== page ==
Sunday, January 23, 2011

A Dickens of a Day

Today was another fantastic day. Martha and I tackled some pancakes *and* some gardening in the morning. All things are better after pancakes and a brisk walk. The weeds were enjoying last week's fine weather and we had a good amount to pull up today. It is almost time to start thinking about spring garden design!

Afterward it was time to go back to the Dickens Festival. The first stop was to see my friends and make sure their hands were not idle! Iwas in time to hear Mr Wilde's lecture on "Art and Handicrafts" which was quite good. Taken from his lecture series in Phildelphia while he was on his American tour, he stressed to us the importance of beauty, good design and quality craftsmanship in everyday items.

I meandered around the fair a bit more, checked out the vendors and appreciated their wares (but none came home with me this year) and admired all the lovely gentlemen, ladies and fine Victorian dress.

I was late for Mr Dickens' talk, but just in time to speak with Ms Keller who presented the history of tea lecture yesterday. We had a lovely long chat about tea, England, the silk road, spinning and how rude it is for people to try and disturb Mr Dickens' lecture. No seating after it has begun!

Of course, I stayed for the tea lecture and it was another fine frolic. Things to remember: Isabella Beeton codified proper tea procedures in her book of household management; Anna Duchess of Bedford began the tradition of "afternoon tea" in home as habit for genteel ladies; the opium wars were about tea; the movement to ease the restrictive clothing of ladies began after a serving girl in a tea room had an "incident"; and it is a good idea to warm two pots when preparing tea - one to steep the tea and another to hold the finished tea without the leaves (pour from one to the other). What a simple idea!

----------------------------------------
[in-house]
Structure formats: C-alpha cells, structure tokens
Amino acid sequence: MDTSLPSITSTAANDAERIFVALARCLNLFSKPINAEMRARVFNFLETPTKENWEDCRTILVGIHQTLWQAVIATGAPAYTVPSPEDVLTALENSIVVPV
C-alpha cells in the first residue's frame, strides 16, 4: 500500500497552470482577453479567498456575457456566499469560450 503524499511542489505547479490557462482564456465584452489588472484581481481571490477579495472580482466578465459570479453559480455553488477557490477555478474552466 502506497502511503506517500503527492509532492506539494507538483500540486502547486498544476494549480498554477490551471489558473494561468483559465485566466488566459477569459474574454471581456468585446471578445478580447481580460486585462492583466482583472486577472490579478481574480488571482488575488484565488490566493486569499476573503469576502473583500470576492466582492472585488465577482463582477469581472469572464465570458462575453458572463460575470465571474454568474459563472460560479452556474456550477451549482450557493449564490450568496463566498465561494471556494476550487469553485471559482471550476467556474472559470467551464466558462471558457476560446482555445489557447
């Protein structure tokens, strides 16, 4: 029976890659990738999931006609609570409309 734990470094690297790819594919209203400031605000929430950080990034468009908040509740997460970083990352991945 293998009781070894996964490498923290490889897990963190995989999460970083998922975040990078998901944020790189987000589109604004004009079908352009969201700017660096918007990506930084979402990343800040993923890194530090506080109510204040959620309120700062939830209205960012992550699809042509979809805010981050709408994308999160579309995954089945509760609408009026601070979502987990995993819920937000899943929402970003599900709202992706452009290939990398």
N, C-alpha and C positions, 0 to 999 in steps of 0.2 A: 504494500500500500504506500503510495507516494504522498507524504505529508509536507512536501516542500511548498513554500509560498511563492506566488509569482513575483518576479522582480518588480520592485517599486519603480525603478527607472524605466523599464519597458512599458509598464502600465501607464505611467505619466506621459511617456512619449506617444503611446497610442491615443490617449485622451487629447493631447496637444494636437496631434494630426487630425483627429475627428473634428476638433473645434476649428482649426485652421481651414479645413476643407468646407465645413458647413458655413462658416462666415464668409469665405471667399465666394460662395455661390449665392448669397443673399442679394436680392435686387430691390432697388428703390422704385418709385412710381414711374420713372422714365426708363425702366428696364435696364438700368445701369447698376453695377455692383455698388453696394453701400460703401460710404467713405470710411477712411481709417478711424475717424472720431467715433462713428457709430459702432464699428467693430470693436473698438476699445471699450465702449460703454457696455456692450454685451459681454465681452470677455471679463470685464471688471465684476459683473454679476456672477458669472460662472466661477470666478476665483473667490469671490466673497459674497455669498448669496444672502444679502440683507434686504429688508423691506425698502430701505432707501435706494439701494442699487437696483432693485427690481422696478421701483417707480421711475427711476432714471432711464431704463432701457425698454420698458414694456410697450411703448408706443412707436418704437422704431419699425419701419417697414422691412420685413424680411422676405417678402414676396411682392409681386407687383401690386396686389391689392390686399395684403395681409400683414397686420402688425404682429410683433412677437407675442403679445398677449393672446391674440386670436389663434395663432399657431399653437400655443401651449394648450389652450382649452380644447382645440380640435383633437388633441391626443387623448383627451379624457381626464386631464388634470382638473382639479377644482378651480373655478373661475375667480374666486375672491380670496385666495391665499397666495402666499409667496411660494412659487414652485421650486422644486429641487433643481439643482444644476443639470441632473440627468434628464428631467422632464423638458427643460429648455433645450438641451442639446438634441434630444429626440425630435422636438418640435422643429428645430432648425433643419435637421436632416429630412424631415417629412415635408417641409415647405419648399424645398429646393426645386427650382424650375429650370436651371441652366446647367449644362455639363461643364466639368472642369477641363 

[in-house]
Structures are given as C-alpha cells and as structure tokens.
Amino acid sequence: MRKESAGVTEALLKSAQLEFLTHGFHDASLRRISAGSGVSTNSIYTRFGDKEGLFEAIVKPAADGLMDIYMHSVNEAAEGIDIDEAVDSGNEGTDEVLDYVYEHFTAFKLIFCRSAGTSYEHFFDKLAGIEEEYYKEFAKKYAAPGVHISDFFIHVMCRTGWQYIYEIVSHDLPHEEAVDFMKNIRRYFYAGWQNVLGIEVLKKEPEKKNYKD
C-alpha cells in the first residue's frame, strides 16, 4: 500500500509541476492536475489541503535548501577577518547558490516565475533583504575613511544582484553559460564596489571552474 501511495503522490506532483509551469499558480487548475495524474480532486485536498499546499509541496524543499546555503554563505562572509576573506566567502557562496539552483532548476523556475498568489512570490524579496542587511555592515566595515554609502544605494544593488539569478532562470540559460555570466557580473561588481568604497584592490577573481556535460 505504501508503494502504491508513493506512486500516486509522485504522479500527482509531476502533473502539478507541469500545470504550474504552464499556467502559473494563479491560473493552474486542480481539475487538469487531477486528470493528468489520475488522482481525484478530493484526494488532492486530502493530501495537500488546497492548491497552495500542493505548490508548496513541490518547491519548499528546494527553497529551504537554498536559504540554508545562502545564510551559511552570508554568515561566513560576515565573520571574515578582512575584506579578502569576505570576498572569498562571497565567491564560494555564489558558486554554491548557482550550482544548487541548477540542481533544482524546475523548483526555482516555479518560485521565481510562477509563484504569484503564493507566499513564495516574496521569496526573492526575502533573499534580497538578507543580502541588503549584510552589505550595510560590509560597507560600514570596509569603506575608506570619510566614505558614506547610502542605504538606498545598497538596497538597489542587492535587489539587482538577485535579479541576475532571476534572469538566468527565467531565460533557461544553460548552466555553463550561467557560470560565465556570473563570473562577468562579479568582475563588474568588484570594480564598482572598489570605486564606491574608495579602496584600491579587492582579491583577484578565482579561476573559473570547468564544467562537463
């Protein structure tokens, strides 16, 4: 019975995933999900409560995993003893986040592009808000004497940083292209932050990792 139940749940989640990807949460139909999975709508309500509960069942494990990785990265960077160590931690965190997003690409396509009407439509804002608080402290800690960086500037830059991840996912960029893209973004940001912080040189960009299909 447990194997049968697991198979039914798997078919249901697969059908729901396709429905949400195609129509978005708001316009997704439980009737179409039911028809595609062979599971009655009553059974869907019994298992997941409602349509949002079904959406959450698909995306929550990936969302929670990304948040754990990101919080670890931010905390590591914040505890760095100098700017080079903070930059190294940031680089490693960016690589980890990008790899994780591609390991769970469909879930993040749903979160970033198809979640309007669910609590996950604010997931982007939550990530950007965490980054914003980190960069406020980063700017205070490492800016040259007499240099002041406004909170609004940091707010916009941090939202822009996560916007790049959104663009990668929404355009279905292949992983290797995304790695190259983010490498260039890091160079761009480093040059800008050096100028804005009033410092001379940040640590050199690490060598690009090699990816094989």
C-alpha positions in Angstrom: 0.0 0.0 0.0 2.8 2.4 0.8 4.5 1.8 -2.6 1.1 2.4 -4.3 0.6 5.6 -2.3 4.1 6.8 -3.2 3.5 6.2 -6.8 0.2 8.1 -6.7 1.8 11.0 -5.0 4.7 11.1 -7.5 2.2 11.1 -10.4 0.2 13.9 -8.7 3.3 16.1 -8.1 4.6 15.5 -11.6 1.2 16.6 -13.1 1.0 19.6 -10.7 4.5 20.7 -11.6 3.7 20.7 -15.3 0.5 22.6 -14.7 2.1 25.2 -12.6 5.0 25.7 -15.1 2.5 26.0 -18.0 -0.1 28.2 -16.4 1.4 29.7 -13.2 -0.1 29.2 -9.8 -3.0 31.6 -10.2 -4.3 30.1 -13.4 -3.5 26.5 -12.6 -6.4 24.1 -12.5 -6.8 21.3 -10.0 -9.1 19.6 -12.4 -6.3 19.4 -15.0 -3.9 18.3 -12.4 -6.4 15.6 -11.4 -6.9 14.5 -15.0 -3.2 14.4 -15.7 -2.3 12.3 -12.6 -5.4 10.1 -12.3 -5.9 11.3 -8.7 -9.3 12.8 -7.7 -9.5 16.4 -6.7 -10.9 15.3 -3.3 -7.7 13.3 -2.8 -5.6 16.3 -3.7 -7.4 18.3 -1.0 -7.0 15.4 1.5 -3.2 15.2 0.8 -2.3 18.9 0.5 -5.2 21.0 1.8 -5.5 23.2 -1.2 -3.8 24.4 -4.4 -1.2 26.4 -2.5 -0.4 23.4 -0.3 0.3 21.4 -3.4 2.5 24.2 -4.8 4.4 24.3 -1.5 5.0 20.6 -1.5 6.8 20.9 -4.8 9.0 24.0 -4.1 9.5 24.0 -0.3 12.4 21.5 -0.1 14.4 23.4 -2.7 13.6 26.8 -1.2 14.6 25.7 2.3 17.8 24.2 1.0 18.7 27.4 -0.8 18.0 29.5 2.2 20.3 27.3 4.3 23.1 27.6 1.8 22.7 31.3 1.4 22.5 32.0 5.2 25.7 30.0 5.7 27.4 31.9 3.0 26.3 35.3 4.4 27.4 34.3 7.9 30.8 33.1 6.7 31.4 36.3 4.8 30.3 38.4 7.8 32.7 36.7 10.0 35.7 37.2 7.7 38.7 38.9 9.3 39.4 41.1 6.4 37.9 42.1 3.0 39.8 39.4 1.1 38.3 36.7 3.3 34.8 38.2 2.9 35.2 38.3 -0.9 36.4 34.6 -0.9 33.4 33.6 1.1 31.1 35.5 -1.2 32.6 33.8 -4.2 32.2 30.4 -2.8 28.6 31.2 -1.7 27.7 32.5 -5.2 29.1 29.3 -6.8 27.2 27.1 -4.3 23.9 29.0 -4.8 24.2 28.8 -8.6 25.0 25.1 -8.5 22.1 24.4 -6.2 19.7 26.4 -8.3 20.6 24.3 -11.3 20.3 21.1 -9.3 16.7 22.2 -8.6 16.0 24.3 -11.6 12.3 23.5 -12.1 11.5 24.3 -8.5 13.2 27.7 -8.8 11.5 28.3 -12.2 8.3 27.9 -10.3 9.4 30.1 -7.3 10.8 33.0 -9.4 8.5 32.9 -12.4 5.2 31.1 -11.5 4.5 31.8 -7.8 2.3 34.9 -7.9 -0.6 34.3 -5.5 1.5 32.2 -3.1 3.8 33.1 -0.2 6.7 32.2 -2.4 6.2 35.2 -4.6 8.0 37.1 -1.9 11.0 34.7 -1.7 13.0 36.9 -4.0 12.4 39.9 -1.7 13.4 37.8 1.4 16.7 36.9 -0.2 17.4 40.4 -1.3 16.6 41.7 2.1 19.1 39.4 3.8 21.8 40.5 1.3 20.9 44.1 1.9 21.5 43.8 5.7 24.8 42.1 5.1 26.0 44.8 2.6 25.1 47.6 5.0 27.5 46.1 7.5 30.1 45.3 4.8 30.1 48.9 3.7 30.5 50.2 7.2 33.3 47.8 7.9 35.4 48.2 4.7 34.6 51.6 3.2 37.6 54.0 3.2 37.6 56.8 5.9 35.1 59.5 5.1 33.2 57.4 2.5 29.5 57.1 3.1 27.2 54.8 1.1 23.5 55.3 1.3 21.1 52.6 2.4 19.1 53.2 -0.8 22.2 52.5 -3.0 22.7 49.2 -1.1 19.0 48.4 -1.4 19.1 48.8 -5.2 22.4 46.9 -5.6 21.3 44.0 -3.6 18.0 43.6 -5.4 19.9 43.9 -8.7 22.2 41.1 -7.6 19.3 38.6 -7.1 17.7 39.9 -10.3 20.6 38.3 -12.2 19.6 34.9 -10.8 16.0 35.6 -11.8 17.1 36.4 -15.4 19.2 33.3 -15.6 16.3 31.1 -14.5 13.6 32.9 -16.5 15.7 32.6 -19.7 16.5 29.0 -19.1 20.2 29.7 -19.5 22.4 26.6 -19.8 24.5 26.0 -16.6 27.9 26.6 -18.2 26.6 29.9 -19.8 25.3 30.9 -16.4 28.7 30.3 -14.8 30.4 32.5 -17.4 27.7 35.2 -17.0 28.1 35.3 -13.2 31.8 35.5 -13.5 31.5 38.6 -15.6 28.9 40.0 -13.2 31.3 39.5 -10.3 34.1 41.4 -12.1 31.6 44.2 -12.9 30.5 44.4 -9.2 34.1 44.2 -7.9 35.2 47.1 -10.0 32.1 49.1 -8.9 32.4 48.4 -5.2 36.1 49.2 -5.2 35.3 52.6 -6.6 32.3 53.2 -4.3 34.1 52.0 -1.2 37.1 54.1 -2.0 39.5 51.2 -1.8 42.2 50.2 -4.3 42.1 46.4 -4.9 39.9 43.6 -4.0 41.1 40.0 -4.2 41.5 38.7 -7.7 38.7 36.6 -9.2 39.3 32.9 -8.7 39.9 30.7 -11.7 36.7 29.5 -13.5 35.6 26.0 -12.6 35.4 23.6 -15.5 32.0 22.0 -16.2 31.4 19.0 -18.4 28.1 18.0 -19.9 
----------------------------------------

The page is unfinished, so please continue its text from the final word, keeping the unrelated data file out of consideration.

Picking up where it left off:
The last item of the day was a production of Barnaby Rudge that was really not what I expected or very good. It was not helped by the hecklers in the first row. Naughty, naughty hecklers. They started to reenact a few scenes from the book when the authors of the show all made an appearance and shared some fine banter onstage.

(Far left, Poe. Center, Barnaby Rudge. To his right, Oscar Wilde and Charles Dickens)

Mr Poe gave a recitation of "The Raven" which thrilled us and Mr Wilde made a witty observation on the state of Mr Rudge's intellect. I also learned that Mr Dickens' first published work was "The Pickwick Papers". Now I know.

After that, all that was left was to run into an old knitting friend and trade email addresses and then help the No Idle Hands pack up for the night. A quick stop to the bank to deposit money and to the store for milk & cat food rounded out the night. Just enough time left for a blog post, a bath and an early bedtime. I forgot to lock up two of the cockatiels this afternoon (thank goodness I closed the door against the cats) and now Mustardseed is snuggling up against my ear, asking for head scratches. A perfect day in every way!

No comments: